Farm Truck 912, America’s Second Harvest Serves Savannah’s Food Desserts

A man in an orange construction vest rode his bike down Waters Avenue and 40th Street, past tables with nearly empty baskets of produce.

“Free food,” cried Rachel Bowman, effectively getting his attention.

Just half an hour ago, dozens of Eastern Savannah residents lined up early in the morning to bag food for themselves, their families, and the community, leaving baskets full of vegetables, fruits, and bread. was full.

But in just a short amount of time, residents had packed up most of their fresh produce, and volunteers from the Coastal Georgia YMCA distributed their morning fresh produce (apples, peaches, salad kits, potatoes) to residents before packing up. was It was easy to take home.

This article is the second in a four-part series on food insecurity and food desert issues in Savannah and Chatham counties. Read other parts here:

What does local data tell us about Chatham’s food desserts?

Volunteers and residents are having trouble getting to the grocery store

School lunch options don’t always fill the gap

The Fresh Express pop-up at the YMCA of Coastal Georgia has become a highly anticipated event for many in the Savannah area. Residents line up at the Curtis v. Cooper Primary Health and Moses Jackson Advancement Center at 9:30 am on the third Friday of every month to receive over 750 pounds of fresh, free produce.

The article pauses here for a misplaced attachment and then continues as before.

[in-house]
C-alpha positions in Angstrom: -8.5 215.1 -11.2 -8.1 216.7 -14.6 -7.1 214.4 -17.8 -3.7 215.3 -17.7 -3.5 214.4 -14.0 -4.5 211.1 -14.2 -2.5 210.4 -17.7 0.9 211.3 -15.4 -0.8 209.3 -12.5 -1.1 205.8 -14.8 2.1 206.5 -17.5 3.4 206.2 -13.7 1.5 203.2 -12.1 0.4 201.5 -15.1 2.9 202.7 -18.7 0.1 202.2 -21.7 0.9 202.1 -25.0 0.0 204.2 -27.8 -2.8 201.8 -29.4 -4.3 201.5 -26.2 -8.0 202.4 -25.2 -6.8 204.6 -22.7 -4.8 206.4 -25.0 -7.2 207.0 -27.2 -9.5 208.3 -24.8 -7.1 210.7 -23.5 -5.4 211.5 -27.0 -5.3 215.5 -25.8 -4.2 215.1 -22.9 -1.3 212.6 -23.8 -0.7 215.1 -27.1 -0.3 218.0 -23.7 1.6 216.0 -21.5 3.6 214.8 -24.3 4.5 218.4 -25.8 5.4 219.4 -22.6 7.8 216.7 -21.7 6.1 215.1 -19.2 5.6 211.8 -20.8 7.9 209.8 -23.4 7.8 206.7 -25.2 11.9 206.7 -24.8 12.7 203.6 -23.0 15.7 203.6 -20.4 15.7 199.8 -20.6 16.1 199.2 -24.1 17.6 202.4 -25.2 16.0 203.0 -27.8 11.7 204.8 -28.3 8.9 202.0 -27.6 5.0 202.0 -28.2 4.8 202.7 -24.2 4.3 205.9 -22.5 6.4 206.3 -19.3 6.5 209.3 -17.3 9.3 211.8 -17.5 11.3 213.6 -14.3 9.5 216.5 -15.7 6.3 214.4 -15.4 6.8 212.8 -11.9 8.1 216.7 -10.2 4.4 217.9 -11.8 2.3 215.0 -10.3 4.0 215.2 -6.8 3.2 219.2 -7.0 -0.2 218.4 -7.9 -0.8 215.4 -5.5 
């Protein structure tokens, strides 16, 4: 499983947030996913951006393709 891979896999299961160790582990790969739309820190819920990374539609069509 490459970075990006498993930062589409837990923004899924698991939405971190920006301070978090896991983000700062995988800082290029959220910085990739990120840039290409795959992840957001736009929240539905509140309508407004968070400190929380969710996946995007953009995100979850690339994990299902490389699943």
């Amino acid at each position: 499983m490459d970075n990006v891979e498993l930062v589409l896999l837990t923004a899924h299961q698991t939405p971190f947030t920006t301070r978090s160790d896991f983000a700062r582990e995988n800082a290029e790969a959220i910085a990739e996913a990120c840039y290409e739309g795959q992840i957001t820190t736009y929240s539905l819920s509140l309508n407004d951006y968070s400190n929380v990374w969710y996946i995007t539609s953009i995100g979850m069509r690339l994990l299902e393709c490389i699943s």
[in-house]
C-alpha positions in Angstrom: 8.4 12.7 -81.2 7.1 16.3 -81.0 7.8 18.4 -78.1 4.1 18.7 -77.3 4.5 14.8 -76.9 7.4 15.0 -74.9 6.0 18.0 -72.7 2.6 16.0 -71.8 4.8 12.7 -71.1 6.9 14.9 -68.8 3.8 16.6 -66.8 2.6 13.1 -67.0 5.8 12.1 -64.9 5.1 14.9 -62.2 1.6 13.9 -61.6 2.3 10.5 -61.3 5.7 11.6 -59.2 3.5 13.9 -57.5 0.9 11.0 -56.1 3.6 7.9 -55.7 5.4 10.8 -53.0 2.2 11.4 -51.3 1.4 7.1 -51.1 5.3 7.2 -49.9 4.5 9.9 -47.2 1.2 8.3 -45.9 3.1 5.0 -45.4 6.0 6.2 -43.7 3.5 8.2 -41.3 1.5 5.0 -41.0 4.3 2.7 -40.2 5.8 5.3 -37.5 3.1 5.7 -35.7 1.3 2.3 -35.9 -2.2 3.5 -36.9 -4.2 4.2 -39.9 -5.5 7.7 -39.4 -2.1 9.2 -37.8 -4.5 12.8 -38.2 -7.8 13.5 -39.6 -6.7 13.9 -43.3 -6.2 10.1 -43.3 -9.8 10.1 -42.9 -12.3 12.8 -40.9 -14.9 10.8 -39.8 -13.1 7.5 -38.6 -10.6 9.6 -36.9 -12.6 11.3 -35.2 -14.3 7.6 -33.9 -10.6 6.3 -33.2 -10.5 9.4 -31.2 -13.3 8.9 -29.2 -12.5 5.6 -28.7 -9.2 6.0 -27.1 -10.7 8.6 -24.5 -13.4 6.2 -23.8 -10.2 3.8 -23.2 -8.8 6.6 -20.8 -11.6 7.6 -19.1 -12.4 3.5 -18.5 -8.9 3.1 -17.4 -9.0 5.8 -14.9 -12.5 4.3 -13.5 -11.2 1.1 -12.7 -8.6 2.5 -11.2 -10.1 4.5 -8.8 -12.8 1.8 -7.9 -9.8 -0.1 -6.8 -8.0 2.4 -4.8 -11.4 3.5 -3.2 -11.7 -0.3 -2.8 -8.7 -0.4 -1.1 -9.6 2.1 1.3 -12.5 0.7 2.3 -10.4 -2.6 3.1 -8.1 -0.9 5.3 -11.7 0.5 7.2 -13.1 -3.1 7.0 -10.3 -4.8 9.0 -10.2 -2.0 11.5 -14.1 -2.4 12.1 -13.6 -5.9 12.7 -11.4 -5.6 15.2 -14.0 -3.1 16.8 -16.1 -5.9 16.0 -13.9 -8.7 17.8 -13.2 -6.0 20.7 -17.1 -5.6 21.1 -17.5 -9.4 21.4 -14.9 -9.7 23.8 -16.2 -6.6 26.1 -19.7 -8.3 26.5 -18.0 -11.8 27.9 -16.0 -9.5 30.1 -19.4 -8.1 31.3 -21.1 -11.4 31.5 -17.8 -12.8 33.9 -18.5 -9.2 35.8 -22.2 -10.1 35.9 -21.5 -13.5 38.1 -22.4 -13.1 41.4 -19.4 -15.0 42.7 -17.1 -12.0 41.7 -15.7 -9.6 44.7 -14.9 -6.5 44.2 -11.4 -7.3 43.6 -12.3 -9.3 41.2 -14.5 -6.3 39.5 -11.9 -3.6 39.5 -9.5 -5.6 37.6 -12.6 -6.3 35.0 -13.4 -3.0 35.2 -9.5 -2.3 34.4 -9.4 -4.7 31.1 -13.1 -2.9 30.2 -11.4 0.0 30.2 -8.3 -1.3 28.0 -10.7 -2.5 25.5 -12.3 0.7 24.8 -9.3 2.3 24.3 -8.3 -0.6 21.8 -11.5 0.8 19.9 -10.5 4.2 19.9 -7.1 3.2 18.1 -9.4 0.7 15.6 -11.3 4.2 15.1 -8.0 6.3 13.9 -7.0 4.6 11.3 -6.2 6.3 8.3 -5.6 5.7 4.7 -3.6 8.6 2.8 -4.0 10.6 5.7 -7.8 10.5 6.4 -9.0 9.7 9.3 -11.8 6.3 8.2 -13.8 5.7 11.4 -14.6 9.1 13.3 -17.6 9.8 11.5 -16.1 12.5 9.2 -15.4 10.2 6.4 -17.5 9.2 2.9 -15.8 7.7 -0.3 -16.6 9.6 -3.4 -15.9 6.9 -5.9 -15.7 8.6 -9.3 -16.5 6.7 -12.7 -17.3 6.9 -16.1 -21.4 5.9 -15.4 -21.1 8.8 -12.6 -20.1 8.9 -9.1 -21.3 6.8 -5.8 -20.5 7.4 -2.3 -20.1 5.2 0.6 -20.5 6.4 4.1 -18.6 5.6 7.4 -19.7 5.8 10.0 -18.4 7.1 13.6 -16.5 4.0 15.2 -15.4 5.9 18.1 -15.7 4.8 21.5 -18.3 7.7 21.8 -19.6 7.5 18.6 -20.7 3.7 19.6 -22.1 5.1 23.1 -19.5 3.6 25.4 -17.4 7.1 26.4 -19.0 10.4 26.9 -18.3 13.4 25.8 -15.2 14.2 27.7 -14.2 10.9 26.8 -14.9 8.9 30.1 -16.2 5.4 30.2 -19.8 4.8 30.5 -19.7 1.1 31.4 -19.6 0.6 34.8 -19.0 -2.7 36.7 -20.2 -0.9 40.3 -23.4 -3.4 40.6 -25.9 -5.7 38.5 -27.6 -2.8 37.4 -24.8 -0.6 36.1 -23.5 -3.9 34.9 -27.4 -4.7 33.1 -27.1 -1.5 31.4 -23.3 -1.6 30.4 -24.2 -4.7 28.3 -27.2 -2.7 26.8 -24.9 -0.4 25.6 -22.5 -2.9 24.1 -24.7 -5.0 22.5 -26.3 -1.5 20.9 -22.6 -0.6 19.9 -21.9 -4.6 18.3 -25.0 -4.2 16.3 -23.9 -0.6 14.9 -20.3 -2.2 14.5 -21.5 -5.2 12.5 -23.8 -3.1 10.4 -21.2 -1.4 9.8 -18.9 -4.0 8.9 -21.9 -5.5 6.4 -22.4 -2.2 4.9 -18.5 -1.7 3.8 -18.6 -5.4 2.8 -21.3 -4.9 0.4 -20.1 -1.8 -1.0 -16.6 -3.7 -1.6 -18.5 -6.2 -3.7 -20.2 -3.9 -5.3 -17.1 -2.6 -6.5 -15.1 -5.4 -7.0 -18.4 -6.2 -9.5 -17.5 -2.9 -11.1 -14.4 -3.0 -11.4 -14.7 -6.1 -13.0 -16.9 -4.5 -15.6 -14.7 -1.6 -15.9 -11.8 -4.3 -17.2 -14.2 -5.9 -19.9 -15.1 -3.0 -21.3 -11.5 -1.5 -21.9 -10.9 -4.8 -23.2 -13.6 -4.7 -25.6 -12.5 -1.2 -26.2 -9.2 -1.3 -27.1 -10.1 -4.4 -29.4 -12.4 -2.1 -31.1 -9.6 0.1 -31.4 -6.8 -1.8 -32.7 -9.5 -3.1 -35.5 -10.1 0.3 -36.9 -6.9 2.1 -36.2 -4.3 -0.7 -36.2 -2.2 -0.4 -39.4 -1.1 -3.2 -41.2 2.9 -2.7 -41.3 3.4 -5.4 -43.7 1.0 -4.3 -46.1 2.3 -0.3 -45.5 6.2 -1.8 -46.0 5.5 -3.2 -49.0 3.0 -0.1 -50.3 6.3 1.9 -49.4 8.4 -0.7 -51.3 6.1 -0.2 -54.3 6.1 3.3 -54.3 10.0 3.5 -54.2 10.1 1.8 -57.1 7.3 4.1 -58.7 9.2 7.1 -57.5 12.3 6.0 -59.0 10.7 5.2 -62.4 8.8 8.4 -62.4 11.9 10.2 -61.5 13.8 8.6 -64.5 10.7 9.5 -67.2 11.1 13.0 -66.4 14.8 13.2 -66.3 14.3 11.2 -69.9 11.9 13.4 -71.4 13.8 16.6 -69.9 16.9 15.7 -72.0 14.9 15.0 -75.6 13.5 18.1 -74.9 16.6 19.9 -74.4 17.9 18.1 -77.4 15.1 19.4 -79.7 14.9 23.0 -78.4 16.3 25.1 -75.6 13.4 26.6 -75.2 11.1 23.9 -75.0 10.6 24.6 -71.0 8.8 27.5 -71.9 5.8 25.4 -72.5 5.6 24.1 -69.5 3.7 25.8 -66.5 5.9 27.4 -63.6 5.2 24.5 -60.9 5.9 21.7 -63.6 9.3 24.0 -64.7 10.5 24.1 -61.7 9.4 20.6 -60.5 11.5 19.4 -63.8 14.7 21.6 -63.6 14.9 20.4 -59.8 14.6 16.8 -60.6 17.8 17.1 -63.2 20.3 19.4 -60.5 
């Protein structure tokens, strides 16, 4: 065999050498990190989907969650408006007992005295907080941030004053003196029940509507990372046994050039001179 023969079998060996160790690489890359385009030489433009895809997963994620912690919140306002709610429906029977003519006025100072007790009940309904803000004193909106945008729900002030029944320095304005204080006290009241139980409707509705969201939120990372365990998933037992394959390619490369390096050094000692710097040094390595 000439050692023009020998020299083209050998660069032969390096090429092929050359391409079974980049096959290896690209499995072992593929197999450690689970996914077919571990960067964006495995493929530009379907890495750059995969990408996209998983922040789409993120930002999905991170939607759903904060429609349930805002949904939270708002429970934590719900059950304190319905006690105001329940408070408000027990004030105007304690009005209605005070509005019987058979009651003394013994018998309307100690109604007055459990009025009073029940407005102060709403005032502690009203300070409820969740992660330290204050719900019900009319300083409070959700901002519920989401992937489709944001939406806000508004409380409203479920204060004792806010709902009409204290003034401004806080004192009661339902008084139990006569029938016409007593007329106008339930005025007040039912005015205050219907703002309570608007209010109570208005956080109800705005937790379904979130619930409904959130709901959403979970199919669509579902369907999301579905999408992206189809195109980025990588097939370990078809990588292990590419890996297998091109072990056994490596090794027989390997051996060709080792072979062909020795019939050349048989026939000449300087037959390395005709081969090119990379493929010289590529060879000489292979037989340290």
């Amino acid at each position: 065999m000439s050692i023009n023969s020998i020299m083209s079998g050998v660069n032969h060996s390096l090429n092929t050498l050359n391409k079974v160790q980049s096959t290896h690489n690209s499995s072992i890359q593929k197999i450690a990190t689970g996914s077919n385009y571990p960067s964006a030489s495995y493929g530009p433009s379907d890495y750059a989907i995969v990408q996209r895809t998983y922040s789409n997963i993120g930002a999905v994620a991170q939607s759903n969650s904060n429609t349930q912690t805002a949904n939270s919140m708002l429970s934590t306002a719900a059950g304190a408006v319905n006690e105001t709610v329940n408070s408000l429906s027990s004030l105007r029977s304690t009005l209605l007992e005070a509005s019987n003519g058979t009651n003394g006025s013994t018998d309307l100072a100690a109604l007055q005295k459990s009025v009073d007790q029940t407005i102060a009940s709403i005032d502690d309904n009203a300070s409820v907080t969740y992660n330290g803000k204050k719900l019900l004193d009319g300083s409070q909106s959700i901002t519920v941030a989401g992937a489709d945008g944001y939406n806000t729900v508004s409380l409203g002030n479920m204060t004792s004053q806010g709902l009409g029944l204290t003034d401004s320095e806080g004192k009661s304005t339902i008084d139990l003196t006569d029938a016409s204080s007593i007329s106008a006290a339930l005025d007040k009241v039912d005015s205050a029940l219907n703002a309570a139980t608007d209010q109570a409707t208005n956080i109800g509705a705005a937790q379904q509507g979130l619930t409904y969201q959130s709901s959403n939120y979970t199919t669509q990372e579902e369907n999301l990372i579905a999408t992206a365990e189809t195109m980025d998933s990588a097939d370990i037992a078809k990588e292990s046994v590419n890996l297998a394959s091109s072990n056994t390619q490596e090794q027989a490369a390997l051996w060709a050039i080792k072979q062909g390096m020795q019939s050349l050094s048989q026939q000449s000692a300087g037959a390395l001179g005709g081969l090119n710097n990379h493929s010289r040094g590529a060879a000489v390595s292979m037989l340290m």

Thanks to our partnership with America’s Second Harvest of Coastal Georgia, they’re able to shop directly with nonprofits for a variety of items that members of their community need.

“I know a young woman who has always wanted lemons as a remedy to make hot lemon water, especially during the pandemic,” says Laura Schumerky, program director at the Coastal Georgia YMCA.

Farm Truck 912 sells a variety of peppers.

“And there’s this guy who only wants to eat tomatoes and the softest bread, and when he gets tomatoes, he chooses soft white bread as well. He likes tomato sandwiches.”

These pop-ups are just one of many ways community organizers and leaders have addressed a glaring problem plaguing thousands of Savannah residents: food insecurity.

Lack of choice leads to healthy food needs being met by other organizations

Every day, millions of people frequent grocery stores across the country.

For many Chatham County residents, it’s as easy as hopping in your car, checking out and loading your luggage into the trunk.

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